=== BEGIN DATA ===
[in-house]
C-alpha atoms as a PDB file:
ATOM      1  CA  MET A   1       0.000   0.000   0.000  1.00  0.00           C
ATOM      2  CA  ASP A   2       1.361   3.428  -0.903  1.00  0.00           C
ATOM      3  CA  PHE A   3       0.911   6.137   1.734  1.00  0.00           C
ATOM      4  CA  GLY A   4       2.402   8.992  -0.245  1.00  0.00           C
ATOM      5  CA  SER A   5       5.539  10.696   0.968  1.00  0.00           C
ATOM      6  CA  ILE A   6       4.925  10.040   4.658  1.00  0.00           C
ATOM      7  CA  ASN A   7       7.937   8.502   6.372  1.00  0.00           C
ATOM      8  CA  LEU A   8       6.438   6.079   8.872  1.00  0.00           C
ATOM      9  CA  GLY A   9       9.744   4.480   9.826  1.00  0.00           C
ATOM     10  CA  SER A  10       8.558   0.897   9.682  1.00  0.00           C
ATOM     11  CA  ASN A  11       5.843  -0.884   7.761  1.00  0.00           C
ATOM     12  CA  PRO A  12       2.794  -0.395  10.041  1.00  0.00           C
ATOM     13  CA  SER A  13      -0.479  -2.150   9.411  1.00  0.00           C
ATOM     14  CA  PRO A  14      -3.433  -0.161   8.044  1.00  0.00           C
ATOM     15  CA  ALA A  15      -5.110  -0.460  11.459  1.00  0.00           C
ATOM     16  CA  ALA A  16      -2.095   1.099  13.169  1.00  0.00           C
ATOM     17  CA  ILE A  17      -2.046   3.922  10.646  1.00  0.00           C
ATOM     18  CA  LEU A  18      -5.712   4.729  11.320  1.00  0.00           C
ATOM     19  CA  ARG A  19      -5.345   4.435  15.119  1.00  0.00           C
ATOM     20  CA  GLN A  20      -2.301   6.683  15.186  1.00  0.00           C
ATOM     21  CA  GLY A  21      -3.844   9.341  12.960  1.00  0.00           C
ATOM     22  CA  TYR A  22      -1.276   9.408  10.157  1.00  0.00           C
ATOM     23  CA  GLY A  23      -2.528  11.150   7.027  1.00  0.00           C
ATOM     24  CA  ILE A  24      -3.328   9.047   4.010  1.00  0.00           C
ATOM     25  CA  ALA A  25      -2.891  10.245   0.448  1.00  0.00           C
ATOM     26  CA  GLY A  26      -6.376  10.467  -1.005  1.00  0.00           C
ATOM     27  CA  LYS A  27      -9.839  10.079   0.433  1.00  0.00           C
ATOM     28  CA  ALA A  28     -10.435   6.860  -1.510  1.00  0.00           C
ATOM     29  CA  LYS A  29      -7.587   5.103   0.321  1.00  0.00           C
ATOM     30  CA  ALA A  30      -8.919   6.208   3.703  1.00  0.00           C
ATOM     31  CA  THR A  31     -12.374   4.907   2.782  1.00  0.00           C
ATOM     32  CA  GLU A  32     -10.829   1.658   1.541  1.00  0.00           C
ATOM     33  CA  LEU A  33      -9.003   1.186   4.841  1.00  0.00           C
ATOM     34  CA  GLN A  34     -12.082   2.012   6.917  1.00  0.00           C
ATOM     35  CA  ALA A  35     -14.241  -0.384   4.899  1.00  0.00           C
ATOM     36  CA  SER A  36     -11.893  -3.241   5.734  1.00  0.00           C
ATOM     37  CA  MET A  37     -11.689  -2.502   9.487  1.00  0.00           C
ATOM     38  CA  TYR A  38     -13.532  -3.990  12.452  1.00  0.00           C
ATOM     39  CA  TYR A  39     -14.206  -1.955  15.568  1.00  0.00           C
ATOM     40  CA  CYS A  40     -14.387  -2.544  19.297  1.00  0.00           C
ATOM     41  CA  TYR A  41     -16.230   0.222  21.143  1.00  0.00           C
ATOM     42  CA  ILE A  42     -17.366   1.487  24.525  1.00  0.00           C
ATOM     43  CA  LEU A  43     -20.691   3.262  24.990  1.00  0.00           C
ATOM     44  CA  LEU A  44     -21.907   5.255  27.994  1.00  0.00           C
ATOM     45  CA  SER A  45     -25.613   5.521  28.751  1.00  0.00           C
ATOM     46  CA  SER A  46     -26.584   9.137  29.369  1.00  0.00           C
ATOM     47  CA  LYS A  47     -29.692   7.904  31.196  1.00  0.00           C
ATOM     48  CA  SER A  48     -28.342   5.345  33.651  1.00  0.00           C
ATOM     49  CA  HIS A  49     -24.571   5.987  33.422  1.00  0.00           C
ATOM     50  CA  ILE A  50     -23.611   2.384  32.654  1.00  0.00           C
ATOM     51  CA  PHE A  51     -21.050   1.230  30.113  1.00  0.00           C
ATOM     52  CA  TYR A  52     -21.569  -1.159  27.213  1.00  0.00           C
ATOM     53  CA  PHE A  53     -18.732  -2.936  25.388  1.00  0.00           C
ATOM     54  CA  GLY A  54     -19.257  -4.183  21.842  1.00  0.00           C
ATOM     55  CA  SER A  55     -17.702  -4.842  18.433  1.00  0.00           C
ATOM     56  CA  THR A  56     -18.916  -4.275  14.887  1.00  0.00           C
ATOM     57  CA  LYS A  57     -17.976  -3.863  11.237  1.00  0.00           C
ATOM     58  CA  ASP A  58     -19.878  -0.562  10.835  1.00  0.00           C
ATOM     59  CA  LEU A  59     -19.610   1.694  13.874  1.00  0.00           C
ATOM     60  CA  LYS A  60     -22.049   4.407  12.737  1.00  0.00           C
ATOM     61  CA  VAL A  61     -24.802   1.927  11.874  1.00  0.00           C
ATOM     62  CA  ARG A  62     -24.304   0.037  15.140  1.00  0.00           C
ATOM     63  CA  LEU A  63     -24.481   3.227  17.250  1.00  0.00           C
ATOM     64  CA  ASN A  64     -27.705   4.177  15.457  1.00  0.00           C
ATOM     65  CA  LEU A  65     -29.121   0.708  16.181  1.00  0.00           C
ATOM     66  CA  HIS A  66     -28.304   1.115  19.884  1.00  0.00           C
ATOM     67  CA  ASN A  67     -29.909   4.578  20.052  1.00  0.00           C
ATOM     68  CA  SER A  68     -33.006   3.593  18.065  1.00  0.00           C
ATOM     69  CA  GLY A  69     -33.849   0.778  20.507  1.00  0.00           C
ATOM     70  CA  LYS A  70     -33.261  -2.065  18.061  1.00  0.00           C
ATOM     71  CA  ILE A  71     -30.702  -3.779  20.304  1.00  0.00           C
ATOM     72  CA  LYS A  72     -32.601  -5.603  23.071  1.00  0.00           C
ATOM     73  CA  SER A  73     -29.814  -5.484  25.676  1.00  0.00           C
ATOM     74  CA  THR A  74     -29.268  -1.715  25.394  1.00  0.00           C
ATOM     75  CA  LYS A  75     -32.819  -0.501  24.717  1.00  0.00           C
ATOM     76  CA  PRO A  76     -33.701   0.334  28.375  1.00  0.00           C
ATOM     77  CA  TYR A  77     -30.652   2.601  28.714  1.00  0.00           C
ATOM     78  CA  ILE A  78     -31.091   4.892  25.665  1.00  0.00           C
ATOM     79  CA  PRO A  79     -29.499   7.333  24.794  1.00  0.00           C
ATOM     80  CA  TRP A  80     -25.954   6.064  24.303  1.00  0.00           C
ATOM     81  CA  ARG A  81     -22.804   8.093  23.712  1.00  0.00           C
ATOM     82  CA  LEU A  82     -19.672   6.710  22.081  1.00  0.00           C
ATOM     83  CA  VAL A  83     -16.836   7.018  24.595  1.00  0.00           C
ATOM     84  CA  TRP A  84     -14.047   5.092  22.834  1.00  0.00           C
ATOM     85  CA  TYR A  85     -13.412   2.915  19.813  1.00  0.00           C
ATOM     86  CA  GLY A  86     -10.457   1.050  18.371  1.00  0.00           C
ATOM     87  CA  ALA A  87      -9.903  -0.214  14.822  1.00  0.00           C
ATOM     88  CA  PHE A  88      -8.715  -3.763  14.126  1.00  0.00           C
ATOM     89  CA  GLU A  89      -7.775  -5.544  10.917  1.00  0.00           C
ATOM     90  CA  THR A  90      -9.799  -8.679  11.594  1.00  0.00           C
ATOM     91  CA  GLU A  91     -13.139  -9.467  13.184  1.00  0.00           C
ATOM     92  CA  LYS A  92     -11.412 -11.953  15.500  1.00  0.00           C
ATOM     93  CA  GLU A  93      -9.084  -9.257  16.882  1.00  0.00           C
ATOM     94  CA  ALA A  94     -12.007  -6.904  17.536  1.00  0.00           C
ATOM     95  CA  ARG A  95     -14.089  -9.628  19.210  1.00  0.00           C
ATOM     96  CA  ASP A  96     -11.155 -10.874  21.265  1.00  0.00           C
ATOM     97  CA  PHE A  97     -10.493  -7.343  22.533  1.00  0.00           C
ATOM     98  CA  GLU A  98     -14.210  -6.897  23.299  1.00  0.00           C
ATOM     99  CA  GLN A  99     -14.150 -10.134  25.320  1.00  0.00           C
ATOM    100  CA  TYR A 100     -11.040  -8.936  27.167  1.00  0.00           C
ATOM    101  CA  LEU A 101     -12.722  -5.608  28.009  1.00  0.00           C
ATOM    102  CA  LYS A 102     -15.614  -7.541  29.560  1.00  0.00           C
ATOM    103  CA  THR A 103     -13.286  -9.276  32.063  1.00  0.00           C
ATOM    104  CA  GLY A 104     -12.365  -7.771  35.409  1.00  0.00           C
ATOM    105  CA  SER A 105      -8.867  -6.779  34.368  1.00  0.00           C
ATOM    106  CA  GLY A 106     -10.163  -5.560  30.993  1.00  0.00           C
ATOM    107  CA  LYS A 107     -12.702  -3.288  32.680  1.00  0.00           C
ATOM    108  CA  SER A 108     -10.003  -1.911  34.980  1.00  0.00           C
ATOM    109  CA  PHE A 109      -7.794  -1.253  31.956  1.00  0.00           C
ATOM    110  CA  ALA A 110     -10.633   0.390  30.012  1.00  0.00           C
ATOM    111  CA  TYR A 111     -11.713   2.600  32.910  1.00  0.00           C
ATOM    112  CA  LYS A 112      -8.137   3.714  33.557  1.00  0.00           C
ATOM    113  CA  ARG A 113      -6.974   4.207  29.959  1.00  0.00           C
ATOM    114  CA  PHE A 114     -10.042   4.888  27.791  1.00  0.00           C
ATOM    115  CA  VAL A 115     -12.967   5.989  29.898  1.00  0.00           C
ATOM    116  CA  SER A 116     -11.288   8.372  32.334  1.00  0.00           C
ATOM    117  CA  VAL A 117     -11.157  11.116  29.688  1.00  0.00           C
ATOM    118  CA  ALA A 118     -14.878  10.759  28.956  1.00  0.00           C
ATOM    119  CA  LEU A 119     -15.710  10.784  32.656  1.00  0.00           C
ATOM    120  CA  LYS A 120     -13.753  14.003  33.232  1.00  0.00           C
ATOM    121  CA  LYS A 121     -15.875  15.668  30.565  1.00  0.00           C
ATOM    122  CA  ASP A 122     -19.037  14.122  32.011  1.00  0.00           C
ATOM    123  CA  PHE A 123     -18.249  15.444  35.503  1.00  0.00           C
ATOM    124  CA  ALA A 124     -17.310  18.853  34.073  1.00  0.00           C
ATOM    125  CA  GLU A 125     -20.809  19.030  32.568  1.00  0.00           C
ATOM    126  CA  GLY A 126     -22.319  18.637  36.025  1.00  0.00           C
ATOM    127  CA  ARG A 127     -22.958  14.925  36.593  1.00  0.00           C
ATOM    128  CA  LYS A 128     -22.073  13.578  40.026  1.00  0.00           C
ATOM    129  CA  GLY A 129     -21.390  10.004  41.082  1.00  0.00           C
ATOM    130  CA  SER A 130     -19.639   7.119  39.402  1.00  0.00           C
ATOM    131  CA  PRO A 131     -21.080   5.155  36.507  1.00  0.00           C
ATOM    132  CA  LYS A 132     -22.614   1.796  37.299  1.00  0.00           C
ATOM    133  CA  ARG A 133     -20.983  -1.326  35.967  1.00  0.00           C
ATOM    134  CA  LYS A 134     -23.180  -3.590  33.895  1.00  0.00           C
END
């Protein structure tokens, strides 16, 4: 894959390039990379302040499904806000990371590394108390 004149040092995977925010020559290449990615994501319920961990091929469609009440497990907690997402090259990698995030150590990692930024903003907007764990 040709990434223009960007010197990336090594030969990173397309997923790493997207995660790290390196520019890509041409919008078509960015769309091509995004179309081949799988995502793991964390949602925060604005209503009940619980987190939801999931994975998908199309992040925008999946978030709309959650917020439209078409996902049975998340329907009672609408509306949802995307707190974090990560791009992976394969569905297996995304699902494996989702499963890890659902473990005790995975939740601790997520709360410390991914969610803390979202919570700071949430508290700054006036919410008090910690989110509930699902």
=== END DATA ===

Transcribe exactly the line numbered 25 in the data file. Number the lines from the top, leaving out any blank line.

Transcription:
ATOM     23  CA  GLY A  23      -2.528  11.150   7.027  1.00  0.00           C